First Light teams up with CNL on tritium production

30 November 2022

The UK's First Light Fusion plans to build a 60 MW pilot power plant based on its unique projectile fusion technology to prove the integrated engineering for electricity generation and the production of tritium. It has partnered with Canadian Nuclear Laboratories (CNL) to design a system for extracting tritium from the reactor.

How a First Light Fusion plant could look (Image: First Light Fusion)

Oxford, England-based First Light Fusion said the proposed pilot plant is expected to cost about USD570 million to develop and will produce about 2 kilograms of excess tritium per year. It said the plant has been designed to minimise the barriers to a first-of-a-kind commercial power plant, while reducing overall costs and engineering risk, and accelerate the development of a secure supply of tritium, by enabling a revenue-generating pilot plant with less stringent engineering requirements.

One of the key features of deuterium-tritium fueled fusion power plant designs is the ability to purposely produce tritium in the reactor, which is then used as reactor fuel.

First Light's inertial confinement approach aims to create the extreme temperatures and pressures required for fusion by compressing a target using a hypervelocity projectile. Its plant design avoids the three biggest engineering challenges of fusion: preventing neutron damage, producing tritium, and managing extreme heat flux.

The company said its 'liquid lithium wall' approach, inside the reactor chamber where the fusion reaction will take place, gives it an inherent advantage in tritium production. The fusion reaction is surrounded by liquid lithium, allowing tritium self-sufficiency to be easily reached, and making it possible to design for excess tritium production.

First Light has entered into a collaboration agreement with CNL for the preliminary design of a system capable of extracting tritium from the First Light reactor, as well as the development of tritium processing and storage options. Under the agreement, CNL will choose two major tritium extraction candidate techniques on which system size and tritium inventory calculations, and assessments of safety and technological risks, will be performed.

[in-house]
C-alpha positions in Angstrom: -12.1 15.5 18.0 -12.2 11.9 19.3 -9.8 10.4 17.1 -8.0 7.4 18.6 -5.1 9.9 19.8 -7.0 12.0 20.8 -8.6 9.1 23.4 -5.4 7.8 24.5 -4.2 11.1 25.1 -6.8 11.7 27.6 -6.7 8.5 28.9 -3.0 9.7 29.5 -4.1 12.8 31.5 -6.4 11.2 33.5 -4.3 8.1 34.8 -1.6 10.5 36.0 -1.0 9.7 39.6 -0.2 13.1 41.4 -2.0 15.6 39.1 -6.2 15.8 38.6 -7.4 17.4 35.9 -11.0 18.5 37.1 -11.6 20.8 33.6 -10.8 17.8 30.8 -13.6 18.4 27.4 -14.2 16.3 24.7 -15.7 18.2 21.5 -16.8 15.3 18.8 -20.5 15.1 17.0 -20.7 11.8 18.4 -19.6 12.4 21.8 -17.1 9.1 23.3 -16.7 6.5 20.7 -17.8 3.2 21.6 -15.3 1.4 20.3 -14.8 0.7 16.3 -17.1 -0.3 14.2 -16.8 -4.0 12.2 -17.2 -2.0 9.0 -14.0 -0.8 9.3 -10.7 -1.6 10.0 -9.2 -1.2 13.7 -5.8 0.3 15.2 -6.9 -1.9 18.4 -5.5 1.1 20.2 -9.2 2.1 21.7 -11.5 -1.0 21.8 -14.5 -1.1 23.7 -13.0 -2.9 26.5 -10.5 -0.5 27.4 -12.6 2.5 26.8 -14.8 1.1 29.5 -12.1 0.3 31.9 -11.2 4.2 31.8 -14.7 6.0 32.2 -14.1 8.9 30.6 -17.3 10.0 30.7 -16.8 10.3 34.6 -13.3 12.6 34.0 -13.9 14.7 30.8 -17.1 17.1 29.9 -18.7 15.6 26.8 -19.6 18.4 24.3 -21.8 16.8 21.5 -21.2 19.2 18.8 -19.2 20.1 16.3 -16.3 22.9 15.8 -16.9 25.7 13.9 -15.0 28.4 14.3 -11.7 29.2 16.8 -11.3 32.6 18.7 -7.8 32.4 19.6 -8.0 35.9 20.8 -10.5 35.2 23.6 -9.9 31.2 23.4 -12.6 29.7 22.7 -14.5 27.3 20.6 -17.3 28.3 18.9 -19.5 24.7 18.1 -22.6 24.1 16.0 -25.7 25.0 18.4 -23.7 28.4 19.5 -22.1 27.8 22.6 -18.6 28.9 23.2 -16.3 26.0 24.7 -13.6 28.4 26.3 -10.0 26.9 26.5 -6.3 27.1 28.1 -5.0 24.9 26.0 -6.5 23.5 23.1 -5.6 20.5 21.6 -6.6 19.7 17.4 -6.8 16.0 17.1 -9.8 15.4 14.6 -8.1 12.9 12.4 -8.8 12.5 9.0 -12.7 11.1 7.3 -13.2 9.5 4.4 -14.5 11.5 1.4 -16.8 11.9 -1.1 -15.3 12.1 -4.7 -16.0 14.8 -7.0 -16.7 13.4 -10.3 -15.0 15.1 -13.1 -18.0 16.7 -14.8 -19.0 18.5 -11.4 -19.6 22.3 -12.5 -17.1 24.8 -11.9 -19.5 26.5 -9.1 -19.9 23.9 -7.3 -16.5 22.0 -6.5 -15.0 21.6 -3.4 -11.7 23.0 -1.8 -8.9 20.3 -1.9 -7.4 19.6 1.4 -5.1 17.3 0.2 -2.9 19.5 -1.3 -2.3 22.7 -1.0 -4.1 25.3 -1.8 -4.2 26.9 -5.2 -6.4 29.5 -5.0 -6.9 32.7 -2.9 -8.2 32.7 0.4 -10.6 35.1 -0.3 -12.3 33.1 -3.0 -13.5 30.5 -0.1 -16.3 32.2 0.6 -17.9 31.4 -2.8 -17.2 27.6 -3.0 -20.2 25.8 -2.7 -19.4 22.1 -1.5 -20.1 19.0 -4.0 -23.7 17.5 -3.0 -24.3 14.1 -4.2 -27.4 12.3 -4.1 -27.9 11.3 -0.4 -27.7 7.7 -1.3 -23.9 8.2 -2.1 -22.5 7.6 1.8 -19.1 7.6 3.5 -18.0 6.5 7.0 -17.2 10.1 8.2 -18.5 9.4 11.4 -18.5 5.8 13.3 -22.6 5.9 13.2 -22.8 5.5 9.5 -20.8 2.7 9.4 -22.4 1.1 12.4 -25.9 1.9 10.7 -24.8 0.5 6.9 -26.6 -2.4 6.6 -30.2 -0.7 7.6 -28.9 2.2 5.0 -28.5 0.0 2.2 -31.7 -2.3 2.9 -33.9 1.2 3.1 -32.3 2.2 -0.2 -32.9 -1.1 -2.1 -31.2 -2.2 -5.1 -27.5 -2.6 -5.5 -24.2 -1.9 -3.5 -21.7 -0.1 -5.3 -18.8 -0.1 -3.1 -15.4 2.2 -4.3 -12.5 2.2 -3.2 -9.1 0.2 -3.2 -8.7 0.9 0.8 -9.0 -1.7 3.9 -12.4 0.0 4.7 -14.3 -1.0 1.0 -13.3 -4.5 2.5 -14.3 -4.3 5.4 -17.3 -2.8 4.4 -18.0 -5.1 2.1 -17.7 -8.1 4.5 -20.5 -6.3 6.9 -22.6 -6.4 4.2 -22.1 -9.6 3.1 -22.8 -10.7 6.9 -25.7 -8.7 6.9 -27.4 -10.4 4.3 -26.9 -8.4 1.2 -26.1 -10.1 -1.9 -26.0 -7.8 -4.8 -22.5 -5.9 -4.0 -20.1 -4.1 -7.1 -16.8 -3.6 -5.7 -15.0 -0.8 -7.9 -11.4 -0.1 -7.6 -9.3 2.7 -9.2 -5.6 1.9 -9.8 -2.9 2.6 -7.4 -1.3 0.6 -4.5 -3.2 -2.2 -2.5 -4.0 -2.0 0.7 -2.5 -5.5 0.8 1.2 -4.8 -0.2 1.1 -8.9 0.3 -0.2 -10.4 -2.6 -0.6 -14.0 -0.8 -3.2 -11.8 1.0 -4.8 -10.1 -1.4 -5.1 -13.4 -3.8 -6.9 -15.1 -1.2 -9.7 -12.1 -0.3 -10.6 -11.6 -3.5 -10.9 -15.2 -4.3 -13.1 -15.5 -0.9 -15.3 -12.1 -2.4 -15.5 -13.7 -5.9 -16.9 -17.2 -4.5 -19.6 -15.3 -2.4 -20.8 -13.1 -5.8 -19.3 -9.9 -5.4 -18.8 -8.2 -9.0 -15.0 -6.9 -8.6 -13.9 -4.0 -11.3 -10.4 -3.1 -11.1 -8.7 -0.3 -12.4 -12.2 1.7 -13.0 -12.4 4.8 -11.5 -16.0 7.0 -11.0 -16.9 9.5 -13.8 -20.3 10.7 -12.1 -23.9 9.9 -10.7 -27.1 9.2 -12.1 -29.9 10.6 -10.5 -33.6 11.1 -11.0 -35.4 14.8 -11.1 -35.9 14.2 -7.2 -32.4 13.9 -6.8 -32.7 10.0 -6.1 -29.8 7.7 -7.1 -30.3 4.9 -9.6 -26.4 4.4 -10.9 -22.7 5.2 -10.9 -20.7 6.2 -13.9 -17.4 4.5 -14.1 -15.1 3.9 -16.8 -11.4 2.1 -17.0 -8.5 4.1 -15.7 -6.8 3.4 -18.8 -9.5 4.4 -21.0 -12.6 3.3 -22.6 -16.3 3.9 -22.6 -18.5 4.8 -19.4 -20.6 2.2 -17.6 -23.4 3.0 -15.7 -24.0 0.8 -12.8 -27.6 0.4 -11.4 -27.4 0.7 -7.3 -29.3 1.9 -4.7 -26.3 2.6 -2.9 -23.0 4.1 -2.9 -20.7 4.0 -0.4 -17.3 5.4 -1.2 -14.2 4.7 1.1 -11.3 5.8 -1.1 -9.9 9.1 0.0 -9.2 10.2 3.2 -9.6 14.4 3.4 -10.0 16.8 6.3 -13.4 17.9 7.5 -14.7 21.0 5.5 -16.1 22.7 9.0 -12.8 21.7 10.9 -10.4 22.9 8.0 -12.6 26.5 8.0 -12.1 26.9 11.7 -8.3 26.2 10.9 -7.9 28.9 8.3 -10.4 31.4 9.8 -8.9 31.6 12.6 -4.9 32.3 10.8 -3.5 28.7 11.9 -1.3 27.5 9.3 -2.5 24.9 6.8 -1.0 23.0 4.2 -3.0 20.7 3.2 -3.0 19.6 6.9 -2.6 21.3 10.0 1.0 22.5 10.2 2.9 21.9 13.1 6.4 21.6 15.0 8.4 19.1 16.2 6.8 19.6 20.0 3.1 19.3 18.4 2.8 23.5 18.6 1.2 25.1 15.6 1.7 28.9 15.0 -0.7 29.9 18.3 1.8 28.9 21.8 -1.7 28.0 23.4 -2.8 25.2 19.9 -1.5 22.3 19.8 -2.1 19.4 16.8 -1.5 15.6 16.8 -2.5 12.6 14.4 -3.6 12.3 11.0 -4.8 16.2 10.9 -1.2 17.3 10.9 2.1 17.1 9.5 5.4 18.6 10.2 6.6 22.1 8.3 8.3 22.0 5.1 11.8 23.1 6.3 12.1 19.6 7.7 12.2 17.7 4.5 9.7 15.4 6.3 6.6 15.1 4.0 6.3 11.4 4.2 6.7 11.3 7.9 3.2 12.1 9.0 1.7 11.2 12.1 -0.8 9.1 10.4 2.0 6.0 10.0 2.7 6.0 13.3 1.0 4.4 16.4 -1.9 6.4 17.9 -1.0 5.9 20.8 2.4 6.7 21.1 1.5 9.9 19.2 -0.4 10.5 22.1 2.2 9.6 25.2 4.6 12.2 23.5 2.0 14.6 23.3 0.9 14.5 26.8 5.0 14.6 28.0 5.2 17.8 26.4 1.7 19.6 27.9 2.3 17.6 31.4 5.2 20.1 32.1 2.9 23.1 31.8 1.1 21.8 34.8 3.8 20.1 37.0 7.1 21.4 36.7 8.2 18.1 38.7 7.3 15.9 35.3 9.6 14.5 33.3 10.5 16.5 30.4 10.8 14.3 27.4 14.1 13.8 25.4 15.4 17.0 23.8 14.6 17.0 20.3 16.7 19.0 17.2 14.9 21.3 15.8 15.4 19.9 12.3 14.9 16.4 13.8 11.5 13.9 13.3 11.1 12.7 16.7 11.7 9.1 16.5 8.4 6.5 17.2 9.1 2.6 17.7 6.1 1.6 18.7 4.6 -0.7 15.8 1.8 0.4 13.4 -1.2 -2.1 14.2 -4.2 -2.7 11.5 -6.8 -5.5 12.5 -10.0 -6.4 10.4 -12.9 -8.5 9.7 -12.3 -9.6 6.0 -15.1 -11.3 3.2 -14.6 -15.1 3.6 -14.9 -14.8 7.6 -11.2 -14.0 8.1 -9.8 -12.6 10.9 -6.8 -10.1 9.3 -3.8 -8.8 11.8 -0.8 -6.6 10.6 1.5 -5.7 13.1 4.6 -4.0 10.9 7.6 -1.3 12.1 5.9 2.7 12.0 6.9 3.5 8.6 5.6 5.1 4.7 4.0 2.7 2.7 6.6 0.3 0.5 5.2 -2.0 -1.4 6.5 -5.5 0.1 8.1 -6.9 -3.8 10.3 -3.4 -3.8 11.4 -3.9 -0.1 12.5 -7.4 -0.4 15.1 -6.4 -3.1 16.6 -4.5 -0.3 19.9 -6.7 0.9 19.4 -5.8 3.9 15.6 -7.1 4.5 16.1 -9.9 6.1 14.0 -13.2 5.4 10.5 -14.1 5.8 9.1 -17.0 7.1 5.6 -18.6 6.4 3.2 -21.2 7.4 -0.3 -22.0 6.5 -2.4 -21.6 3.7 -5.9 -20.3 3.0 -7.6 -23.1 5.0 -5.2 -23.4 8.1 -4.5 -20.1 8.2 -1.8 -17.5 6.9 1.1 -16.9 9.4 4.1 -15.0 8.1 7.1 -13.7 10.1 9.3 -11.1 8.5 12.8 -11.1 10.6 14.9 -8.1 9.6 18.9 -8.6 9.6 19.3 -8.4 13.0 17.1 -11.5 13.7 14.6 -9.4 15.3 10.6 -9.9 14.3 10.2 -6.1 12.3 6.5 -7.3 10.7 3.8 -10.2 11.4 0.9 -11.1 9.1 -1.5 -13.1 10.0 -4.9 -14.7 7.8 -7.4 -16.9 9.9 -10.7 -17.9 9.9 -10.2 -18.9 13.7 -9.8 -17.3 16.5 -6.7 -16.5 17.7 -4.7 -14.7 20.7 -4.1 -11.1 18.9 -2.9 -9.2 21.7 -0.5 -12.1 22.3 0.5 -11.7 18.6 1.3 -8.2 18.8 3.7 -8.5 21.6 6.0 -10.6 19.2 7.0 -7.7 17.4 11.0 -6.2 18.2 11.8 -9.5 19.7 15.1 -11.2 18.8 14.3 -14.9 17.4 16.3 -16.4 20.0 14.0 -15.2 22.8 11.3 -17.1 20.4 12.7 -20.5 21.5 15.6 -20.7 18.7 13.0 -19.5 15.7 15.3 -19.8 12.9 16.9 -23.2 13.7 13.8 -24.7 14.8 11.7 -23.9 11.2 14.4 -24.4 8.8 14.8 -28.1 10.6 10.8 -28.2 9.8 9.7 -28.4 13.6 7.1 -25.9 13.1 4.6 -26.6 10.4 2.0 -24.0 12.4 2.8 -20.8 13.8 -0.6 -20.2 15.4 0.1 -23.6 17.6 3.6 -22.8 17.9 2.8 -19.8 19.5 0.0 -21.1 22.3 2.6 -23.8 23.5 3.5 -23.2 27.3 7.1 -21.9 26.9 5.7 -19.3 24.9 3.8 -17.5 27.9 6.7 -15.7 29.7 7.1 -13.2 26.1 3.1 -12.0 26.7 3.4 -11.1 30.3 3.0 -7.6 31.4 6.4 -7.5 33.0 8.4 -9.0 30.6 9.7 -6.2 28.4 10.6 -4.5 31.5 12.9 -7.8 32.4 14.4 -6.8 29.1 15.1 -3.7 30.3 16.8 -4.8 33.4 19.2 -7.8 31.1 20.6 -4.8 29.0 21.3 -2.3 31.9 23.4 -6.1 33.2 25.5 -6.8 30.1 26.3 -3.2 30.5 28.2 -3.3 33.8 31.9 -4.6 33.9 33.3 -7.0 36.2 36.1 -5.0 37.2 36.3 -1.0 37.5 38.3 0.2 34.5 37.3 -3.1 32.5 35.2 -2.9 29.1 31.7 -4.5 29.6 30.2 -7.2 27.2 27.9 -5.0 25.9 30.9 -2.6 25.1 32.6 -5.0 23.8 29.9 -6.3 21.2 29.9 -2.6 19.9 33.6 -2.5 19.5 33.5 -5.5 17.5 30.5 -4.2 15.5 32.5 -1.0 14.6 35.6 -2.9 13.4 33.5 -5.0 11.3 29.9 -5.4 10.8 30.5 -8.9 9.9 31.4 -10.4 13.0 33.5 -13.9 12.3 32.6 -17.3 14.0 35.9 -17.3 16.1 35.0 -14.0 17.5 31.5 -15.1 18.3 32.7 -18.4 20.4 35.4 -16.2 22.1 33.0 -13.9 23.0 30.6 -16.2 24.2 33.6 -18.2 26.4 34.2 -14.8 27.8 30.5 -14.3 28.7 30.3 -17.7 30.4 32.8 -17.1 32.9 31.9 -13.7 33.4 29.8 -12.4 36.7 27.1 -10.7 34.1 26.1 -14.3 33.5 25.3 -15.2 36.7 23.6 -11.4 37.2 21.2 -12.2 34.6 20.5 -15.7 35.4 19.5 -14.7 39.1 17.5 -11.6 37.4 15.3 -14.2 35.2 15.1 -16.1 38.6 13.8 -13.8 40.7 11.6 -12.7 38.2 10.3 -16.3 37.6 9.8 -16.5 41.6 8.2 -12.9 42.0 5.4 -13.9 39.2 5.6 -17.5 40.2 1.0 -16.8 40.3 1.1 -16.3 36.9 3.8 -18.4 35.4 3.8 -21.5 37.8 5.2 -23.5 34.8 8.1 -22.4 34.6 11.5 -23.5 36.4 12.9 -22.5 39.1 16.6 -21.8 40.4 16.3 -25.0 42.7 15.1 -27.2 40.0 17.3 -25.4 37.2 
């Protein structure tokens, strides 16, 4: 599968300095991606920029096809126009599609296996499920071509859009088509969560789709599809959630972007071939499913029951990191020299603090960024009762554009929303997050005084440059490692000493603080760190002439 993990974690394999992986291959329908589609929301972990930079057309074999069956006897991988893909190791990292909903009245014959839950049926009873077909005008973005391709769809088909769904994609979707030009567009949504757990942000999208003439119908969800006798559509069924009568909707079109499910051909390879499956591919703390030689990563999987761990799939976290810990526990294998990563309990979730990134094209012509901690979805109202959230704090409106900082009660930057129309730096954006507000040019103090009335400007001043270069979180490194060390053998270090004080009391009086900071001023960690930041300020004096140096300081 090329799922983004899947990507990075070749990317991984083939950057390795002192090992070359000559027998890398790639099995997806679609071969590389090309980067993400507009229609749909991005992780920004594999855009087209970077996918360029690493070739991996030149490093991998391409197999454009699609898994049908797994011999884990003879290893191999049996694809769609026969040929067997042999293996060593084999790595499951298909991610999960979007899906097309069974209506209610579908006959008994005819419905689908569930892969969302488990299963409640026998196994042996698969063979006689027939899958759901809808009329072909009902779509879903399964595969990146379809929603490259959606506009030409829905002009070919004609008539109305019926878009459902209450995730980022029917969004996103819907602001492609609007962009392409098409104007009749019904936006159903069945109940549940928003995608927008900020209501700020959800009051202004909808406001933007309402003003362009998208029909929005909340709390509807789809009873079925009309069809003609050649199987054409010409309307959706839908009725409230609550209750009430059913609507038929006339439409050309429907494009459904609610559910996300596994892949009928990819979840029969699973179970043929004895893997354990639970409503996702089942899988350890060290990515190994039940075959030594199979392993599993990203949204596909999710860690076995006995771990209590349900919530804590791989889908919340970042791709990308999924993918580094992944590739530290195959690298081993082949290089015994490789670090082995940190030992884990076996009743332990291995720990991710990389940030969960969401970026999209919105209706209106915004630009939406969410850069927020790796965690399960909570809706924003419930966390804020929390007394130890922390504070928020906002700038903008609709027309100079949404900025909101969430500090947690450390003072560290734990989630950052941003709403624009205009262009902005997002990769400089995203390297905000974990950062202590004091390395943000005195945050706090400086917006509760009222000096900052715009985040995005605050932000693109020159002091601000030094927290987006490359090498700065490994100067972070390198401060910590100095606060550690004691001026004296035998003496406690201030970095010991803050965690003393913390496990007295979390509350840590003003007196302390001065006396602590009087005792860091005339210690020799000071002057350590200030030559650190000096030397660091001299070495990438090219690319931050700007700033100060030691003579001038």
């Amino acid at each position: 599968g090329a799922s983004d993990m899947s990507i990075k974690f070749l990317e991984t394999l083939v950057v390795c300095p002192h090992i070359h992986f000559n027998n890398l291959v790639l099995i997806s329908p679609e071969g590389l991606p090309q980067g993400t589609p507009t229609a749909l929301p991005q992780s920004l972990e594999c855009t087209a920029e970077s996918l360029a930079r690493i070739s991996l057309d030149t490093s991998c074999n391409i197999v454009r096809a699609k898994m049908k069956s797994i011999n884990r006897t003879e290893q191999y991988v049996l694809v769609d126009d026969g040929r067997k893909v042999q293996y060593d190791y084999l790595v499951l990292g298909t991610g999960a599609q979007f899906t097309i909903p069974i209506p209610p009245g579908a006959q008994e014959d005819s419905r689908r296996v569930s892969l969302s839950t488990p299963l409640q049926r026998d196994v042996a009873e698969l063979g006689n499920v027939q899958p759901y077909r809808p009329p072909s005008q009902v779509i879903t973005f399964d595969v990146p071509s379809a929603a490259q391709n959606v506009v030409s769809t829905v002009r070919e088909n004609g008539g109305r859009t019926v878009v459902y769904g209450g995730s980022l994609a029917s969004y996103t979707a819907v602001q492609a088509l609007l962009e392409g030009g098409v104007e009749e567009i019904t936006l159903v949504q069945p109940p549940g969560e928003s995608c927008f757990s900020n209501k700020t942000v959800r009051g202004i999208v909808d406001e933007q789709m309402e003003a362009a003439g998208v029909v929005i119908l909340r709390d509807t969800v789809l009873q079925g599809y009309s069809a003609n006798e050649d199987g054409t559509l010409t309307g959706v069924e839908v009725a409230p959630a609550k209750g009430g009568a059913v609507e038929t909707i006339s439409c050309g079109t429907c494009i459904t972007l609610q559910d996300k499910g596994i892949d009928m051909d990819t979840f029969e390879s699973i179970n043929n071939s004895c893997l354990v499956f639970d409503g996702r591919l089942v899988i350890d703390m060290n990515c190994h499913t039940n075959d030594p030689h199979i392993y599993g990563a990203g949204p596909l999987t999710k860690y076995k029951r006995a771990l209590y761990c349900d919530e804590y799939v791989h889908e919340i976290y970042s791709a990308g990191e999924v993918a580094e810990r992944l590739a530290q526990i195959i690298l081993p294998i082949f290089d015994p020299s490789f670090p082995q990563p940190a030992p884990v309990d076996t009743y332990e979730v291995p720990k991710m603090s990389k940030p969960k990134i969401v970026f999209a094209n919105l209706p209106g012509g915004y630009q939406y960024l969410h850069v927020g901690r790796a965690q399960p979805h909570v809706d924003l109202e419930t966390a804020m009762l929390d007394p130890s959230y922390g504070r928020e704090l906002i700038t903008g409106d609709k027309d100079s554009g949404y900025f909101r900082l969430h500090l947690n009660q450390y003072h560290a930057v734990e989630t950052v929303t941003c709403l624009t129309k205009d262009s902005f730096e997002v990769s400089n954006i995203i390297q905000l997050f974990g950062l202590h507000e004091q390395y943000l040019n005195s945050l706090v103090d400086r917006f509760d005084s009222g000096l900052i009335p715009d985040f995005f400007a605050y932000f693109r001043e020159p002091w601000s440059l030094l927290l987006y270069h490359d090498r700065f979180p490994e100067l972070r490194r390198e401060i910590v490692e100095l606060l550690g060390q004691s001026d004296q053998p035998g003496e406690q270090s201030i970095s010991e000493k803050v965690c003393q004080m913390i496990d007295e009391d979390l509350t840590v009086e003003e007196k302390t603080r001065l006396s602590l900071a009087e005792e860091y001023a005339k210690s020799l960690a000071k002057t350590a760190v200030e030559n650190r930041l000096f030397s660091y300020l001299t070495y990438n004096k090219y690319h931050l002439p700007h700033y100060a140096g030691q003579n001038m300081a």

CNL said the tritium extraction system represents an essential part of tritium control in a fusion fuel cycle, and is a key factor in harvesting the tritium and limiting tritium permeation into the coolant. "This is of fundamental significance for reactor licensing and safety, and demonstrates the fusion reactor self-sufficiency in terms of tritium production and consumption," it said. CNL will also prepare recommendations for future laboratory work that could lead to the production of testing equipment used to validate the systems in a laboratory environment.

"A First Light commercial power plant, based on our unique projectile approach, will avoid some of the biggest engineering barriers to that of other fusion approaches, including the production of tritium," said Nick Hawker, Co-founder and CEO of First Light Fusion. "Our design will allow tritium self-sufficiency, and CNL will support us with the initial design of a system capable of extracting tritium."

"CNL has a long and extensive history in the development of technologies and systems to safely manage tritium, given their presence in CANDU reactors here in Canada," said Ian Castillo, Head of CNL's Hydrogen & Tritium Technologies Directorate. "With the growing momentum and interest in fusion as a source of carbon-free electricity, we are increasingly leveraging these capabilities to help advance fusion reactor designs and technologies towards deployment."

In addition to working with CNL, First Light Fusion is also working with Spanish engineering giant IDOM on the design of its fusion reactor chamber. This chamber will include the unique liquid lithium wall, which will absorb the neutrons caused by the reaction caused by the impact of the projectile into the target, or fuel.

Researched and written by World Nuclear News